The use of soybean oil has increased dramatically over the last few decades, to the extent that is has become the most widely consumed edible oil in the US and other Western nations. However, its rise has coincided with an alarming escalation in metabolic conditions like diabetes, insulin resistance, and obesity, and a new study indicates that this may be down to the way that soybean oil causes genetic changes in the brain.
Previous research has shown that mice fed a diet that is high in soybean oil are much more likely to develop these conditions than rodents fed on other fats like coconut oil. Further studies hinted that the culprit may be linoleic acid, as mice that consumed soybean oil that had been modified to lack this key ingredient were spared many of these harmful effects.
To better understand how soybean oil produces these negative consequences, scientists decided to investigate its impact on the expression of genes in the hypothalamus, a brain region that regulates metabolism and a range of other essential processes.
Mice were split into groups, of which one received a diet that was high in normal soybean oil, another consumed a diet high in soybean oil that lacked linoleic acid, and another was fed on a diet rich in coconut oil.
Writing in the journal Endocrinology, the study authors explain that soybean oil was found to modify the expression of around 100 different genes in the hypothalamus, affecting processes such as metabolism, neurological disease, and inflammation.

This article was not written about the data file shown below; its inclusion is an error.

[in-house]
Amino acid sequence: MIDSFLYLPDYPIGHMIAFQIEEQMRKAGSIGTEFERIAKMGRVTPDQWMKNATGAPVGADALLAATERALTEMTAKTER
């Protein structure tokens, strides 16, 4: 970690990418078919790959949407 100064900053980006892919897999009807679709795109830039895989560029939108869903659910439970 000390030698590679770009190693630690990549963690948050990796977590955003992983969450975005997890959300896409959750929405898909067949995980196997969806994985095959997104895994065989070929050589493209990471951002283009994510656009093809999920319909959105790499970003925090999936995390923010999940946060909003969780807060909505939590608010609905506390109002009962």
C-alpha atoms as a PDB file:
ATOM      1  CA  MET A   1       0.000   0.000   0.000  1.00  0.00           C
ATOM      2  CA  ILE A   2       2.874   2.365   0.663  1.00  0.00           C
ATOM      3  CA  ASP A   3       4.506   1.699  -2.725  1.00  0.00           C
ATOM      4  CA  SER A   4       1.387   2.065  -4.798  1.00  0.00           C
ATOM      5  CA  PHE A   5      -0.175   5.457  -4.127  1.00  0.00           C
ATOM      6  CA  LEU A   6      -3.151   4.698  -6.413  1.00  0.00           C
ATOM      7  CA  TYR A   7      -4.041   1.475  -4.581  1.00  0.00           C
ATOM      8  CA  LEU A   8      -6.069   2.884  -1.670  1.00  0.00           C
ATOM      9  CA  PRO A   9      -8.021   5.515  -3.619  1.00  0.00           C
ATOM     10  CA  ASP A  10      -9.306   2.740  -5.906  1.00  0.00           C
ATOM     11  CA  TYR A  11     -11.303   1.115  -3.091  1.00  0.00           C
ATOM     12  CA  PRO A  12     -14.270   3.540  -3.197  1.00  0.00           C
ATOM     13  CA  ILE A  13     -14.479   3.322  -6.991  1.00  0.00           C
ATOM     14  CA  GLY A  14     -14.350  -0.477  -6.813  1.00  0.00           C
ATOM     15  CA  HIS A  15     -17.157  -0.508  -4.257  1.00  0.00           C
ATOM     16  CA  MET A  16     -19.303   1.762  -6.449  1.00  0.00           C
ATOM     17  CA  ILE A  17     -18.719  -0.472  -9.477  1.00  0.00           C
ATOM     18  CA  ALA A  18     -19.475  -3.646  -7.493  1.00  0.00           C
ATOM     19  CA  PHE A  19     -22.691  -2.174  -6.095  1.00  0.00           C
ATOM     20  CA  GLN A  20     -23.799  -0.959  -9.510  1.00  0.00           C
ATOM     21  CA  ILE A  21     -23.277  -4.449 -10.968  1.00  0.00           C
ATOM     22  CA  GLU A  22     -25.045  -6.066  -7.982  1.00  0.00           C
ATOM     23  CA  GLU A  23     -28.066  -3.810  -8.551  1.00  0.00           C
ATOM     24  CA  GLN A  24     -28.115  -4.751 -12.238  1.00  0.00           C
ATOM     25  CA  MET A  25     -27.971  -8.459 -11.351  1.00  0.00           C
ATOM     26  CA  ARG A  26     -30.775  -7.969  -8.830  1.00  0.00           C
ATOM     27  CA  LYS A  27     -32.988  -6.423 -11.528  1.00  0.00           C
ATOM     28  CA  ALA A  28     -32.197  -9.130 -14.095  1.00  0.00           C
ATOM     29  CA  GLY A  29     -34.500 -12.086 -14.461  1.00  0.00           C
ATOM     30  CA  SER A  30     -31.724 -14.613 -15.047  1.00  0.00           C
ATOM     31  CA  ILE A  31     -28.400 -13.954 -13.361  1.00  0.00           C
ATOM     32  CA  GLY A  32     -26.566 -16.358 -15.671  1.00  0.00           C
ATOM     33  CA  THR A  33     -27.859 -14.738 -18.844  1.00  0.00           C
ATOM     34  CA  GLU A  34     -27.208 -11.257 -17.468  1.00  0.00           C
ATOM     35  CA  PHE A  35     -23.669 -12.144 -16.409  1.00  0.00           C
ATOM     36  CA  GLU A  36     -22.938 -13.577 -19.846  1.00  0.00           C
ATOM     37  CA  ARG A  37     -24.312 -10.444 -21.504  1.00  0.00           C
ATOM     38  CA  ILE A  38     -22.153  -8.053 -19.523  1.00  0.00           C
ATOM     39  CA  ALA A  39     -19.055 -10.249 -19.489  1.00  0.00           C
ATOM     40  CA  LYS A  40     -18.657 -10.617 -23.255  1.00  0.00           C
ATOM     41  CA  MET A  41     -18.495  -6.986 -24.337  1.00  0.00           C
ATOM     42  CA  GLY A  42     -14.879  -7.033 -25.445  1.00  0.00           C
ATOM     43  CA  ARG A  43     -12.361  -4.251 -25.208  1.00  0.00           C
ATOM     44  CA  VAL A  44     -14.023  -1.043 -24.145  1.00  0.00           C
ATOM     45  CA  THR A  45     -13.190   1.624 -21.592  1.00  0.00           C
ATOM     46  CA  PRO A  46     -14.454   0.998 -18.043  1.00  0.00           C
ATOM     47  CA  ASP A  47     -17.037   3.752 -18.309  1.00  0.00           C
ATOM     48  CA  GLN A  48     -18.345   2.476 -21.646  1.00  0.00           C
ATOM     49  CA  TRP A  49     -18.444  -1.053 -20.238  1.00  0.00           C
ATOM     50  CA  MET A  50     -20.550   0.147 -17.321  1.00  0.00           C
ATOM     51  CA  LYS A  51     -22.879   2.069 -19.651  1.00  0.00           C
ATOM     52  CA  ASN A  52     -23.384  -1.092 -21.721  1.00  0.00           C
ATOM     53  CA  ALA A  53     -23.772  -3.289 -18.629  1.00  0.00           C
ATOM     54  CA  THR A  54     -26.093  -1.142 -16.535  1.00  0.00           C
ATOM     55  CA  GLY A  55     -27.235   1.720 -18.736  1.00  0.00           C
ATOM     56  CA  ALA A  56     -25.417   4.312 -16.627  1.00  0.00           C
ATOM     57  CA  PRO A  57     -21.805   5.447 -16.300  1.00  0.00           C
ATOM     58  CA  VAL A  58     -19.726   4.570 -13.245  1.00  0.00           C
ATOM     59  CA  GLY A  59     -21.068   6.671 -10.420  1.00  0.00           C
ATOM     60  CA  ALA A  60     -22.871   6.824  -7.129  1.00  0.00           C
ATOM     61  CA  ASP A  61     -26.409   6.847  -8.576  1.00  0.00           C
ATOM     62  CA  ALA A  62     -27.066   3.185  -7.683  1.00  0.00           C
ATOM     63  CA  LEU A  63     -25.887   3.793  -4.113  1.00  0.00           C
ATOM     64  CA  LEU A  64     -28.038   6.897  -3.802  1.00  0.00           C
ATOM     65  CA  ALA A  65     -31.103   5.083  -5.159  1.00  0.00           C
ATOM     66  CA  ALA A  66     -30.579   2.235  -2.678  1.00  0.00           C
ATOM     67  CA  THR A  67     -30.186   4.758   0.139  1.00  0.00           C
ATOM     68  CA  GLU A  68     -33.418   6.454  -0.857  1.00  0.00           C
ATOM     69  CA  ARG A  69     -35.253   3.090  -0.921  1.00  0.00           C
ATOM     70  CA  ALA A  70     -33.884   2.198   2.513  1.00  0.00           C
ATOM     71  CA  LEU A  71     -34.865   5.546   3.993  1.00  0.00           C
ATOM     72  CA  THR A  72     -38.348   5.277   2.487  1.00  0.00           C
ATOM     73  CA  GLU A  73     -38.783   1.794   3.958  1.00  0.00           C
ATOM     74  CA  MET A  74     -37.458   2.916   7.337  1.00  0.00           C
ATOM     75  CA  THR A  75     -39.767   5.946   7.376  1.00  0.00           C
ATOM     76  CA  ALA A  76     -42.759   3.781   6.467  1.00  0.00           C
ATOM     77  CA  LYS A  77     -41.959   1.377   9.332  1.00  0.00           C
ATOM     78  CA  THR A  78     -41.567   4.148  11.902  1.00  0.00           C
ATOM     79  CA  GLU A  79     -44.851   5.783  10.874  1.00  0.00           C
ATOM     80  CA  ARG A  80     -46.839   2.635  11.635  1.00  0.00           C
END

Among the altered genes were some that are associated with schizophrenia, depression, and Alzheimer’s disease, although by far the most affected was a gene that codes for the production of a hormone called oxytocin.
Oxytocin is sometimes referred to as the “love hormone” as it promotes social bonding and feelings of euphoria, and disruptions to its functioning have been linked to depression and autism. However, it also plays a key role in regulating body weight and glucose metabolism, and mice fed on soybean oil were therefore found to suffer from glucose intolerance, while those fed on coconut oil had no such problems.
Furthermore, the oxytocin gene was affected equally in mice that consumed regular soybean oil and the version that lacked linoleic acid, suggesting that the removal of this ingredient does not protect against the harmful effects of soybean oil.
With linoleic acid ruled out as the main driver of these harms, the researchers turned their attention to another compound found in soybean oil called stigmasterol. A further group of mice were fed a diet rich in coconut oil that had been modified to contain high quantities of stigmasterol, to see if this caused similar genetic changes within the hypothalamus.
Yet no such genetic alterations were found in the hypothalamus of these mice, indicating that stigmasterol is not to blame for the dangers of soybean oil.
Future research will now need to focus on determining which ingredient is responsible for these genetic changes, although study author Poonamjot Deol of the University of California, Riverside says that while many questions remain unanswered, some very concrete statements can be made off the back of this study.
“If there’s one message I want people to take away, it’s this: reduce consumption of soybean oil,” she said in a statement.